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However since 1987 racial and political tensions have been an intermittent source of instability and international isolation.
In 1987 a coup by indigenous Fijians overthrew the elected Indian-dominated coalition. This triggered a series of adverse events including the introduction - and subsequent withdrawal - of a constitution enshrining indigenous Fijian political supremacy.
A further coup in 2000 led by businessman George Speight saw the country's first ethnic Indian prime minister his cabinet and several MPs held hostage for several weeks.
At FIJI HEALTH, our mission is to help preserve the uniqueness of Fiji’s village culture by providing Healthcare and Educational.
These events caused great harm to the economy - the tourism industry in particular - and Fiji's international reputation.
Rancour over the 2000 coup persisted with bitter divisions over plans to grant an amnesty to those behind it. The proposals underlay tensions which culminated in a bloodless military takeover in 2006 - Fiji's fourth coup in 20 years.
In September 2009 Fiji was suspended from the Commonwealth over its lack of progress towards democracy. It was only the second full suspension in the organisation's history.
Fiji's population which resides mostly on the two main islands of Viti Levu and Vanua Levu is divided almost equally between indigenous Fijians and Indo-Fijians the descendents of indentured labourers brought from India.
Mixing between the two groups is minimal and informal segregation runs deep at almost every level of society.
There are also very small non-Indo-Fijian non-Fijian minority communities such as Chinese and Rotumans.
Although the former British colony relies heavily on the sugar and tourism industries for its foreign exchange its economy is diverse. Gold silver and limestone are mined and there is a strong services sector and some light manufacturing.
Nonetheless Fiji has been hampered by persistent trade and budget deficits making it one of the world's largest per capita recipients of aid.
Interim prime minister: Commodore Josaia Voreqe (Frank) Bainimarama
Bainimarama tightened his grip on power in April 2009
Fiji's military chief Commodore Frank Bainimarama seized power in the December 2006 coup and first became interim prime minister in January 2007.
He accused deposed prime minister Laisenia Qarase of corruption and of discriminating against Fiji's ethnic Indian minority.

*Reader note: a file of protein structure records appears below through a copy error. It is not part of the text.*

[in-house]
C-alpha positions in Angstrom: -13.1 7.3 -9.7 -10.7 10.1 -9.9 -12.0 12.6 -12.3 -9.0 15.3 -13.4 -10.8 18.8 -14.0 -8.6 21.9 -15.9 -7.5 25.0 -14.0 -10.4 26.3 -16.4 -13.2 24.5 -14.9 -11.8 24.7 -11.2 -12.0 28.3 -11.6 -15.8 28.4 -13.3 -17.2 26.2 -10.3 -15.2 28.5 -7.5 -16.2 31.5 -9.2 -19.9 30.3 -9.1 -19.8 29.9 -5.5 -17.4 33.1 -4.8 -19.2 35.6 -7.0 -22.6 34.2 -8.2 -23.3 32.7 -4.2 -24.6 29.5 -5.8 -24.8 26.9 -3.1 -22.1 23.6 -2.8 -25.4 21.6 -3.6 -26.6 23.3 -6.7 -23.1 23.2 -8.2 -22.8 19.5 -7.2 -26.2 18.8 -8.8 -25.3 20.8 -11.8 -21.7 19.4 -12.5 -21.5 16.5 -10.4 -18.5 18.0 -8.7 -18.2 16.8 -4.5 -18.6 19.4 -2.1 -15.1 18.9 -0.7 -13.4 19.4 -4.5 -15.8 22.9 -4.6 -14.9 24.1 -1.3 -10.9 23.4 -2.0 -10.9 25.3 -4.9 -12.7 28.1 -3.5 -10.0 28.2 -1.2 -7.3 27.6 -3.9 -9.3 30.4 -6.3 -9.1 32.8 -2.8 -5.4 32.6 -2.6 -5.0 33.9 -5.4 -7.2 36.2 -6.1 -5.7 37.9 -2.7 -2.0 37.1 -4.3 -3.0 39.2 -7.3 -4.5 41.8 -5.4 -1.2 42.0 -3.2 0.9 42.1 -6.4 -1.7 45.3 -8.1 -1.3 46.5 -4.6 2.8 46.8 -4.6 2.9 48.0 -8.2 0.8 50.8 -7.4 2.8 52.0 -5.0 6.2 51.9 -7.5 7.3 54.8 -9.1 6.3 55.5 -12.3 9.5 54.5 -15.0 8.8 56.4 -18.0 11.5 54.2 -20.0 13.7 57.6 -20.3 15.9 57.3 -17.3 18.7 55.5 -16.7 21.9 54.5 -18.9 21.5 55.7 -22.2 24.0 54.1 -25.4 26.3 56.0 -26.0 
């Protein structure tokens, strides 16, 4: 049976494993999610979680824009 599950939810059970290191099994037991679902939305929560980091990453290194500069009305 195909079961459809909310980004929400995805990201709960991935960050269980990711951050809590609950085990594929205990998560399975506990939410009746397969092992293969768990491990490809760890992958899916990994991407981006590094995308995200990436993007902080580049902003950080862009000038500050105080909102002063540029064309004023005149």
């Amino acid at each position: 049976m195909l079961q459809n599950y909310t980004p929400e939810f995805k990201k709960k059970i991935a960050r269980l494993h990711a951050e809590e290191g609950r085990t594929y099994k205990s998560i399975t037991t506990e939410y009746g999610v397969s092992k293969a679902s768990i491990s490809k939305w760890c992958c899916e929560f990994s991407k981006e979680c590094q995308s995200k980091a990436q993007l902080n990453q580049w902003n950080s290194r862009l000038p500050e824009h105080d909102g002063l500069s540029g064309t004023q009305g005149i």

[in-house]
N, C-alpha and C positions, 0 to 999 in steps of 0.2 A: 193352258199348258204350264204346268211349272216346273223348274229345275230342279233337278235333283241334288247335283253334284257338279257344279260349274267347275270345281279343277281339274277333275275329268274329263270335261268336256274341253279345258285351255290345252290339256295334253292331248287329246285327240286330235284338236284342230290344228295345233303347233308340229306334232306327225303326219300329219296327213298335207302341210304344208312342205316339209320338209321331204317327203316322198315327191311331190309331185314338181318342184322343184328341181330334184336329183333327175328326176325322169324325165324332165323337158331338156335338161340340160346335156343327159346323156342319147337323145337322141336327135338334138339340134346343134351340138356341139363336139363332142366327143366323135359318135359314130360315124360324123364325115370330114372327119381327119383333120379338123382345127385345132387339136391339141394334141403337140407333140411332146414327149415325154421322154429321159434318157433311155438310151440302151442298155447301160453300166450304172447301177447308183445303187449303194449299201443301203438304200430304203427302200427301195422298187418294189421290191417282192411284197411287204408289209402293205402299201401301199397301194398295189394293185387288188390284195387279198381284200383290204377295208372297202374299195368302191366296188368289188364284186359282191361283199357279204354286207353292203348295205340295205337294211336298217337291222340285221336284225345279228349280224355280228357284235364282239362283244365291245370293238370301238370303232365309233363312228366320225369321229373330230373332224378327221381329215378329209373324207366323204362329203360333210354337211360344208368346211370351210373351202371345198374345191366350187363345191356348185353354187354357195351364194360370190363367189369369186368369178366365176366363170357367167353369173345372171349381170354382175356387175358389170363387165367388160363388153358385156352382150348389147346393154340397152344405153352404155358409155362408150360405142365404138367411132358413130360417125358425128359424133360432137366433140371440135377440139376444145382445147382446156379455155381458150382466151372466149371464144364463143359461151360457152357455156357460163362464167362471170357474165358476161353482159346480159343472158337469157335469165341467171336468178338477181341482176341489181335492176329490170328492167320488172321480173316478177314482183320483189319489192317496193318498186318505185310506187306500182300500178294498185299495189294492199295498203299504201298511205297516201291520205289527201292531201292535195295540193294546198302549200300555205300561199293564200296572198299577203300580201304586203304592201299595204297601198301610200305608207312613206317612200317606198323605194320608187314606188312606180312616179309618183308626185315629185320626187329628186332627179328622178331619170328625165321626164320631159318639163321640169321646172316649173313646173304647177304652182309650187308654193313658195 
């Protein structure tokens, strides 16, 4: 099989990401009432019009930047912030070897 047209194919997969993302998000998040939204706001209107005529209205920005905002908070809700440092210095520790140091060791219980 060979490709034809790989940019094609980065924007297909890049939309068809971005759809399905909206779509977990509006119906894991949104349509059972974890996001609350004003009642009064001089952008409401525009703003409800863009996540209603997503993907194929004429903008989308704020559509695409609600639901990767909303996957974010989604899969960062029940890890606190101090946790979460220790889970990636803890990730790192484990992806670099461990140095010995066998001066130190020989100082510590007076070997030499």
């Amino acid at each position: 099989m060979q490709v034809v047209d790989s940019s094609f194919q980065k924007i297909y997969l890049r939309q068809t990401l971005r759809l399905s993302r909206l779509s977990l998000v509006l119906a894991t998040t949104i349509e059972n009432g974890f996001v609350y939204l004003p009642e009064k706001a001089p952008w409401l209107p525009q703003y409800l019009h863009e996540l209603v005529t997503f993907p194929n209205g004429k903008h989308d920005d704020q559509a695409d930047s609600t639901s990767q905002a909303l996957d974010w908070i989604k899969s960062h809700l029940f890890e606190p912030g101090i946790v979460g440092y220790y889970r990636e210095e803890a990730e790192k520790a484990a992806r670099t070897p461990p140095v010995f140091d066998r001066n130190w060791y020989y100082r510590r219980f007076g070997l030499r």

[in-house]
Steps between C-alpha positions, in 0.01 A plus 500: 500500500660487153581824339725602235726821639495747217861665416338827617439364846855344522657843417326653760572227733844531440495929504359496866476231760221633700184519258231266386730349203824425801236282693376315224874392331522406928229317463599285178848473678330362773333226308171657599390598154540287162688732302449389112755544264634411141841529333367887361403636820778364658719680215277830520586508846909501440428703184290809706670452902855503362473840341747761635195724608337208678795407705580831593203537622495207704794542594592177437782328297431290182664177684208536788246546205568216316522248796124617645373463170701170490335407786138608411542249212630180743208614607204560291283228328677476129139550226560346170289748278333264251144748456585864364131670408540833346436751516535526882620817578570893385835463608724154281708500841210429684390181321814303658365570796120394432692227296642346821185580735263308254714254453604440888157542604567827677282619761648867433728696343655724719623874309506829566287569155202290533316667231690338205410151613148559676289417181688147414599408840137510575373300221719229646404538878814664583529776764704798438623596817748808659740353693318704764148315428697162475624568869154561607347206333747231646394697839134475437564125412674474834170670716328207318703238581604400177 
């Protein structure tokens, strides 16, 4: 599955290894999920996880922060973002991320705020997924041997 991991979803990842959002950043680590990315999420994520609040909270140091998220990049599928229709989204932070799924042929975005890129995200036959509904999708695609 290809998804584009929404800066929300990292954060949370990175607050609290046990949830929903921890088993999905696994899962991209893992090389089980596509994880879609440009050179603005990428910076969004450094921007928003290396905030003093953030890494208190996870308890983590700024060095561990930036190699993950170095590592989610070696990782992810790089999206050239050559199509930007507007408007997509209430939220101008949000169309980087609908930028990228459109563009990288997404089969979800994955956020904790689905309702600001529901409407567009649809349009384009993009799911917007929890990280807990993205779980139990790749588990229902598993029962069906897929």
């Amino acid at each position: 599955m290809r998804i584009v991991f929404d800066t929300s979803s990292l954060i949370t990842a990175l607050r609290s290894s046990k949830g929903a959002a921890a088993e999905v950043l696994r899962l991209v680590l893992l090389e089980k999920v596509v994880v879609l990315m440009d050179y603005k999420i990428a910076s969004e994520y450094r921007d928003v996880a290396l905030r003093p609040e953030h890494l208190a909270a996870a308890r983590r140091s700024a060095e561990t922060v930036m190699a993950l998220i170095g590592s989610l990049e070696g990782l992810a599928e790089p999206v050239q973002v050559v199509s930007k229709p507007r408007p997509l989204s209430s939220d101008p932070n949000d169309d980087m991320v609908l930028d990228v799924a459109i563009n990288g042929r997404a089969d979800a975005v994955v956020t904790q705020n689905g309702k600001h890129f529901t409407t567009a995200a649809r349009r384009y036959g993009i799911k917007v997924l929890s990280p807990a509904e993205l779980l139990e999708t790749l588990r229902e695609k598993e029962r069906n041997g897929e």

Mr Qarase who had secured a second term in May 2006 had angered the opposition and the military with his controversial proposal to pardon or amnesty some of those behind the 2000 nationalist coup.
Commodore Bainimarama promised to restore democracy through elections but said the constitution would have to be revised first as in his view it enshrined racial divisions.
He maintains that his aim is to create a fairer multi-racial society but he has excluded political opponents from discussions on the constitutional reforms.
A move by Fiji's Appeal Court in April 2009 to declare the military government illegal prompted the president Ratu Josefa Iloilo to suspend the constitution and reappoint Commodore Bainimarama as interim prime minister for a further five years leaving the military chief's grip on power apparently stronger than ever.
Commodore Bainimarama insists that he enjoys broad popular support for his elections reform plan but the events of April 2009 have made Fiji even more of a diplomatic outcast than before.
President: Ratu Josefa Iloilo
President Ratu Josefa Iloilo was appointed in the aftermath of the May 2000 coup and was re-elected president by the Great Council of Chiefs in March 2006.
Fiji for the second Pacific Youth Festival. The festival was held from July 11th to 18th and was attended by almost 300 young people.
In the December 2006 coup Mr Iloilo lost his executive powers to military chief Commodore Frank Bainimarama who dissolved parliament and declared a state of emergency.
Commodore Bainimarama reinstated Mr Iloilo as president in January 2007.
Mr Iloilo endorsed the December 2006 coup saying general elections would be held once the political and economic conditions were suitable.
When the Court of Appeal declared the military government illegal in April 2009 Mr Iloilo responded by assuming governing power suspending the constitution and dismissing the judiciary.
He then reappointed Commodore Bainimarama as interim prime minister and said that elections would not be held until 2014.
He is seen as a close ally of the military chief but denied that he was acting at the behest of Commodore Bainimarama.
Now in his late eighties he is said to be in poor health.
Tight press control was imposed in April 2009
Fiji's private press was long noted for its vigorous reporting but the authorities imposed strict media censorship in April 2009 allowing nothing critical of the military-led government to be published.
Radio has always been a key source of information particularly on the outer islands. There are publicly and privately-owned stations. The BBC World Service and Radio Australia are normally available via FM relays though the transmitters for the latter were shut down after a 30-day state of emergency was imposed following the suspension of the constitution.
Several foreign correspondents based in Fiji were expelled from the country and some internet cafes were closed as part of the media crackdown.
Fiji Broadcasting Corporation - state-owned commercial company operates Fijian-language Radio Fiji One Hindi-language Radio Fiji Two music-based Bula 100 FM Hindi entertainment station Bula 98 FM music-based Bula 102 FM
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